The contemporary works of the people of the world are first of all narratives or fictions which place the spectator in the face of an explosion of the world. Detaching themselves from the normalised or traditional aesthetic, fiction initiates dialogues; it helps to continue the narrative, to support the forms imperceptible and sometimes misunderstood by the public. Finally, this dialogue helps to reconnect with the tradition of songs, dreams or myths, a heterogenous logic of fiction devoted to giving meaning to the evening lights.

« And yet, the only exciting life is the imaginary one. »
The Diary : 1915-1941 – Virginia Woolf “


Introduction to Babbarra textiles
by Bobbie Ruben
Australian printmaker, textile designer and educator (*)

“Thank you for asking me to speak at this exceptional cross-disciplinary exhibition of art and design from Maningrida in Arnhem Land. Arnhem Land is Aboriginal owned land in the remote north of Australia; it is 3 times the size of Belgium with only 16,000 inhabitants many of whom practice the oldest unbroken tradition of art in the world.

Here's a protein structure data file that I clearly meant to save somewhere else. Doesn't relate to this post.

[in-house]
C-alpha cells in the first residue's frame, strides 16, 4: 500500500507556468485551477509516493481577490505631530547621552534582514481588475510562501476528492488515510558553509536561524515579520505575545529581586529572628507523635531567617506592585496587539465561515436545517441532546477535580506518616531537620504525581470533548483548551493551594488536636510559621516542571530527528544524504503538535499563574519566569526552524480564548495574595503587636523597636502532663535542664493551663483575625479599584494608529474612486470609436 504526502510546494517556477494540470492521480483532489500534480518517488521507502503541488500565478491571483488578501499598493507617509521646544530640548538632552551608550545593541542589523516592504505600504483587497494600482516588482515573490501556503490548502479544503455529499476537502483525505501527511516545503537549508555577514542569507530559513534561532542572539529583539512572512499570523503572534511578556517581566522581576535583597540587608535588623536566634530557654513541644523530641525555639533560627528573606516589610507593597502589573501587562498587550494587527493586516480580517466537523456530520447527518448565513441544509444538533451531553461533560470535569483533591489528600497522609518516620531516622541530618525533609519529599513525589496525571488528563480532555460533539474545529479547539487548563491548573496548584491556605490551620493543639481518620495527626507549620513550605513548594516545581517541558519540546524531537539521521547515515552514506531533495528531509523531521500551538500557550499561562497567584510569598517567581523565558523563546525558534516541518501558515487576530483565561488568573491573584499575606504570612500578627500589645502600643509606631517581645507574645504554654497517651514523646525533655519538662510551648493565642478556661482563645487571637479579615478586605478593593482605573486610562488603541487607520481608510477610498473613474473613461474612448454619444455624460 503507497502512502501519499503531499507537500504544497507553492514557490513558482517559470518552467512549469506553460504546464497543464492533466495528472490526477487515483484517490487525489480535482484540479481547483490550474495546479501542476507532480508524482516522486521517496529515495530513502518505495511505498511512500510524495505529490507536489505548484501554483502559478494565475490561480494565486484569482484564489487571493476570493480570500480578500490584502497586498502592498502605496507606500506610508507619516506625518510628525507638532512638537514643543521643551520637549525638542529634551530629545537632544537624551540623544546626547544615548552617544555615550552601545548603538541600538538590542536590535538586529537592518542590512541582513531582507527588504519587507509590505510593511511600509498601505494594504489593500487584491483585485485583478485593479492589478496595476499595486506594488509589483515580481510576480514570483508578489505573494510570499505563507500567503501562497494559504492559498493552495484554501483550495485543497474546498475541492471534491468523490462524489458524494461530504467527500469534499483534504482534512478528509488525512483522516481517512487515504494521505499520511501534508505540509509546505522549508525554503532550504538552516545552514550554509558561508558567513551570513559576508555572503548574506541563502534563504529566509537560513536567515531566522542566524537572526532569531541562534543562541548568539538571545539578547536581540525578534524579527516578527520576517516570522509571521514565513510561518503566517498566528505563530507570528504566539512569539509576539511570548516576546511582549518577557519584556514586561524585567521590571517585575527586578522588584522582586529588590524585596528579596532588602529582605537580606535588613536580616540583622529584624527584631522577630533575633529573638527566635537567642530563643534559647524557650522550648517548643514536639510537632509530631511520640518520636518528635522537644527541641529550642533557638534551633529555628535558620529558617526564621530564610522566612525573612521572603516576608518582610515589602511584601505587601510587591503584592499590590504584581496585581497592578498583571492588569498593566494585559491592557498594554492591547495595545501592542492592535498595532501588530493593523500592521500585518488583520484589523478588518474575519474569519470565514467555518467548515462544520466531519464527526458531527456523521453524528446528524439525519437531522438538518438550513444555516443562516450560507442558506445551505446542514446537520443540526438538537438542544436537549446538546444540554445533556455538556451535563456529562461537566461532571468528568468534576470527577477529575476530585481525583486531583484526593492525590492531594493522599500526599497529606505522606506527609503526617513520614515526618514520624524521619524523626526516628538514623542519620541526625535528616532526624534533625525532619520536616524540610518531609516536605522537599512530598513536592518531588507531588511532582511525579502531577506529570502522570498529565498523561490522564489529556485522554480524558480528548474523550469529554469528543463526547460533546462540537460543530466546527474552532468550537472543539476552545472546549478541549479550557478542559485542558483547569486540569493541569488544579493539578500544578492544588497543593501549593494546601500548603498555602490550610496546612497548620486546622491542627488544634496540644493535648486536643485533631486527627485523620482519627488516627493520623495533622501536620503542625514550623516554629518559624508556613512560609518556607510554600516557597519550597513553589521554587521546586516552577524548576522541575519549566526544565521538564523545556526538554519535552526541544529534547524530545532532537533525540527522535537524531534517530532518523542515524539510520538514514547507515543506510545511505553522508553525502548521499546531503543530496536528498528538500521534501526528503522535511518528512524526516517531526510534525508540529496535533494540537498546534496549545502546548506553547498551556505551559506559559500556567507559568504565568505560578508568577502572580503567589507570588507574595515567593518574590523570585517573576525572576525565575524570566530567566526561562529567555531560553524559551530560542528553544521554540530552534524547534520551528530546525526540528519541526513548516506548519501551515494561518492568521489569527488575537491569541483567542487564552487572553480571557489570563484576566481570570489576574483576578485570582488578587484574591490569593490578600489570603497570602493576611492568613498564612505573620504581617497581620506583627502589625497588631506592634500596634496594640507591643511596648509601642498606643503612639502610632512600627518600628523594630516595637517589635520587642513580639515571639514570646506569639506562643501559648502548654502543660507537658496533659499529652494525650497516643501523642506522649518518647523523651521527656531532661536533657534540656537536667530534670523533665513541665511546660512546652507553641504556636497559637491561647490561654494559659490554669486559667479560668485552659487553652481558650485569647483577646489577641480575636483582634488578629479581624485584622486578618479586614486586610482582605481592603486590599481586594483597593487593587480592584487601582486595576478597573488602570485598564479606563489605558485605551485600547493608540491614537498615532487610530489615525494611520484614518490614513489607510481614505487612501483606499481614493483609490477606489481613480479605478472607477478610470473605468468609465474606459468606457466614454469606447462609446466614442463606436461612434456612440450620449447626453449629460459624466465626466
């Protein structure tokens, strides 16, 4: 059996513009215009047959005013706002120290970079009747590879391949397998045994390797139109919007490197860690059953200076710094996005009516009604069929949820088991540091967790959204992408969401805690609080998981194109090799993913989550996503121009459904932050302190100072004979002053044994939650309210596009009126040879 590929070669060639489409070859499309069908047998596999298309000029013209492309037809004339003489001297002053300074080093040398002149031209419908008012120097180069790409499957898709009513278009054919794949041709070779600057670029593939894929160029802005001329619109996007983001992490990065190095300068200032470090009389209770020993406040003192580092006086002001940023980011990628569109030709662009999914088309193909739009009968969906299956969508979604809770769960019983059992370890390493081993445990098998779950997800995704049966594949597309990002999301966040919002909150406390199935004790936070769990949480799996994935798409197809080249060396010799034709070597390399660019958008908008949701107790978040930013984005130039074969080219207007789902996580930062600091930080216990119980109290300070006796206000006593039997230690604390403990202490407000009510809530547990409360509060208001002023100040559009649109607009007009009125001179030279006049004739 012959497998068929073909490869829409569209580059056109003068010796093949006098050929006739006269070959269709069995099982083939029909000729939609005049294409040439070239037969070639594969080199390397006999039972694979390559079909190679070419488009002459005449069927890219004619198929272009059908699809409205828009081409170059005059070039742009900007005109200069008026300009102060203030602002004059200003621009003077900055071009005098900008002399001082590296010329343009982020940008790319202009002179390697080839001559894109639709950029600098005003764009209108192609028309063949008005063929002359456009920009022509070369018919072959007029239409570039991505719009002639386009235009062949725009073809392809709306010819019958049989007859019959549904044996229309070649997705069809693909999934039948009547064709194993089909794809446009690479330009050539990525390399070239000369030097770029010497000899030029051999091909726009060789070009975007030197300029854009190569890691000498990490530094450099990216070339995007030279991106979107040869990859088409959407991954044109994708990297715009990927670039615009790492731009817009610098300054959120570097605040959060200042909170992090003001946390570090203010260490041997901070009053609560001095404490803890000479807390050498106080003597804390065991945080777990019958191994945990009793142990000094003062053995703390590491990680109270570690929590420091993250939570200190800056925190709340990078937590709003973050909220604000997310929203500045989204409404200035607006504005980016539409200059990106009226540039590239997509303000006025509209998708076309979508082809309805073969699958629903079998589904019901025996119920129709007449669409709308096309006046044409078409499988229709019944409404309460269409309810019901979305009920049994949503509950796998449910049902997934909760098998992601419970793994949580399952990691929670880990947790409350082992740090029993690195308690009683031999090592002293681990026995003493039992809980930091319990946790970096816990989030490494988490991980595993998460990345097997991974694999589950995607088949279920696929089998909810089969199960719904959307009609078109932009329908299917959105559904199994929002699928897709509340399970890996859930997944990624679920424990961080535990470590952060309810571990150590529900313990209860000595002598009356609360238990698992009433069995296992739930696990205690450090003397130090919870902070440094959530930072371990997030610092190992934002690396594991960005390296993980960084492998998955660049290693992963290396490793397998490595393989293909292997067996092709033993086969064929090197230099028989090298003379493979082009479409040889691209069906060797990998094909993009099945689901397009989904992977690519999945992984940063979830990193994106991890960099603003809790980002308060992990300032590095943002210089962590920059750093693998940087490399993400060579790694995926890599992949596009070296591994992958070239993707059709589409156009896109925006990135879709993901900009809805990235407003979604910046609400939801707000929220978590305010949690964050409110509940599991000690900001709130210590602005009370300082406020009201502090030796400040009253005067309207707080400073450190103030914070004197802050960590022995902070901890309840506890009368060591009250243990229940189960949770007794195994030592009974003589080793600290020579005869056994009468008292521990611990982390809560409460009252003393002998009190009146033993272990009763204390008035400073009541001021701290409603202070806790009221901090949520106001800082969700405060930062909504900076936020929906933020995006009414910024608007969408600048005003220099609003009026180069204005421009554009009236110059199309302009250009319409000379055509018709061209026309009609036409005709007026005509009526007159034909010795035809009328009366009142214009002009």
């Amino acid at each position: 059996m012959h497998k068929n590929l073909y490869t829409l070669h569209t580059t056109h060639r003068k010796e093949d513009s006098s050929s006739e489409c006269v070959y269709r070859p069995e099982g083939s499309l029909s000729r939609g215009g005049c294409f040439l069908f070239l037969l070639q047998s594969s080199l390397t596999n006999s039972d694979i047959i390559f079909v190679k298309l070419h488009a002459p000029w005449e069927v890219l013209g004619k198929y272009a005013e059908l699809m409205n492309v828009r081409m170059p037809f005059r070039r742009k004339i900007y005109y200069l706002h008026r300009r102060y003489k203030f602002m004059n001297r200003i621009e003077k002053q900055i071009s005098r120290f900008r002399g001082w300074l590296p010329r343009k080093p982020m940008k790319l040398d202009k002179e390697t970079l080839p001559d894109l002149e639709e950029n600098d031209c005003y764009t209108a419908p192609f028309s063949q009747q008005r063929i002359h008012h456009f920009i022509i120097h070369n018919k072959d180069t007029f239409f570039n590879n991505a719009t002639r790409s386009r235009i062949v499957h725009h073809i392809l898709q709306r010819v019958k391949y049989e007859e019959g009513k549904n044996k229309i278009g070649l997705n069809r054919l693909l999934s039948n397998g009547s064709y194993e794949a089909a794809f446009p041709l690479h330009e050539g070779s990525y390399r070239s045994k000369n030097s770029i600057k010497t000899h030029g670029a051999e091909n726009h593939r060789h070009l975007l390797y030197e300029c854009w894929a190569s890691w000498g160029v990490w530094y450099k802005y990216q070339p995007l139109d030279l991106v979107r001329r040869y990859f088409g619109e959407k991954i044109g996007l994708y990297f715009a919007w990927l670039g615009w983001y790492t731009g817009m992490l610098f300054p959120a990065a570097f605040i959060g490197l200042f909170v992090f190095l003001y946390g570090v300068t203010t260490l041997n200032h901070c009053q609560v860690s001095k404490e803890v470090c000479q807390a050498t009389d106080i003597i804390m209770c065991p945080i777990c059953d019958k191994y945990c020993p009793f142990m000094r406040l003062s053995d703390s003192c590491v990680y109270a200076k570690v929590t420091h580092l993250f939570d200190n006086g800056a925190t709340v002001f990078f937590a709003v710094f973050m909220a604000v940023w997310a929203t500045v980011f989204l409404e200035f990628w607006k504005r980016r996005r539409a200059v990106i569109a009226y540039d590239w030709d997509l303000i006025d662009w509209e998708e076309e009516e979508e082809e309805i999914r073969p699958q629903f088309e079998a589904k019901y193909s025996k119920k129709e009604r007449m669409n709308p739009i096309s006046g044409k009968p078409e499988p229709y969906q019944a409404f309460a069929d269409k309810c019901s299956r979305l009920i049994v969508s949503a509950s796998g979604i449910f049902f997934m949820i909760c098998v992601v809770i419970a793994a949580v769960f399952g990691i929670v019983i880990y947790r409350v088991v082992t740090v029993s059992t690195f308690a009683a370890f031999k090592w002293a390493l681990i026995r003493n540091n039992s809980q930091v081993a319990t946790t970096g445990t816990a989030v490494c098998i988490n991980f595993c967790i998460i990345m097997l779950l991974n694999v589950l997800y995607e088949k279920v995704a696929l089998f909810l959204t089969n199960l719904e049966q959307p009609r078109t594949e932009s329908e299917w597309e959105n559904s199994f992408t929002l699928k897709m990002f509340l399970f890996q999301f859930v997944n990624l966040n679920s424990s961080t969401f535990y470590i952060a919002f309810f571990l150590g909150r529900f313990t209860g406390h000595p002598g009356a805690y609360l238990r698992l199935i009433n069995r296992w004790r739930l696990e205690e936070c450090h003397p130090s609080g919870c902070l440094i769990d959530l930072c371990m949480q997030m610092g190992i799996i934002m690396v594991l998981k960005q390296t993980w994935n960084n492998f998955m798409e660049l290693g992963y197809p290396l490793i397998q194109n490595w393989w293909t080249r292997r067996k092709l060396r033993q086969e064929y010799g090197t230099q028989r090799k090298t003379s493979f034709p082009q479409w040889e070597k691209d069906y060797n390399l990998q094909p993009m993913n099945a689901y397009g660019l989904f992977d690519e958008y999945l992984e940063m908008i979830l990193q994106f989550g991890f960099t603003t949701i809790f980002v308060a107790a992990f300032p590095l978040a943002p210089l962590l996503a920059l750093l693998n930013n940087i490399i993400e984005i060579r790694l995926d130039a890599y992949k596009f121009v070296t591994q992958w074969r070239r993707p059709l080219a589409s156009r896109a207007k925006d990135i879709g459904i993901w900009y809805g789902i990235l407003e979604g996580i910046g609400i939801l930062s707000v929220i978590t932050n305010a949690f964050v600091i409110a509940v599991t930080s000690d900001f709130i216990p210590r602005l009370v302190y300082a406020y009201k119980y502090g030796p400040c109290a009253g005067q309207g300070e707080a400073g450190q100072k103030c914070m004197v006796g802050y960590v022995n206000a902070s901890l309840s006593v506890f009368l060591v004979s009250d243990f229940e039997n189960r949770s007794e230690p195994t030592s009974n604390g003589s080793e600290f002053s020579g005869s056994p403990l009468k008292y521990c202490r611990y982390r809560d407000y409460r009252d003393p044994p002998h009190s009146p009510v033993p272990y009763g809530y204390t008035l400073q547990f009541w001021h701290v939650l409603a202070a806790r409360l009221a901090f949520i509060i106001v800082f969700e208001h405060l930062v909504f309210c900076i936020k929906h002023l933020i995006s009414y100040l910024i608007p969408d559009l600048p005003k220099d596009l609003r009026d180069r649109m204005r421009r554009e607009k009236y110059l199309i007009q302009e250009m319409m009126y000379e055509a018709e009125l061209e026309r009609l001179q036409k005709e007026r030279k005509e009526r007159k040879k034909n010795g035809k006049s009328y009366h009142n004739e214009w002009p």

Over the past 15 years I have had the absolute privilege to work with Deborah Wurrkidj, Jennifer Wurrkidj and Susan Marrawar; courageous, dedicated and inspirational women. While these artists have created artworks using a range of media, I will comment on the textile exhibits and specifically the screen-printed textiles – the area of my involvement. The textiles shown here also include lino-block prints on fabric where unlike screen-printed textiles; each piece is a unique one-off print.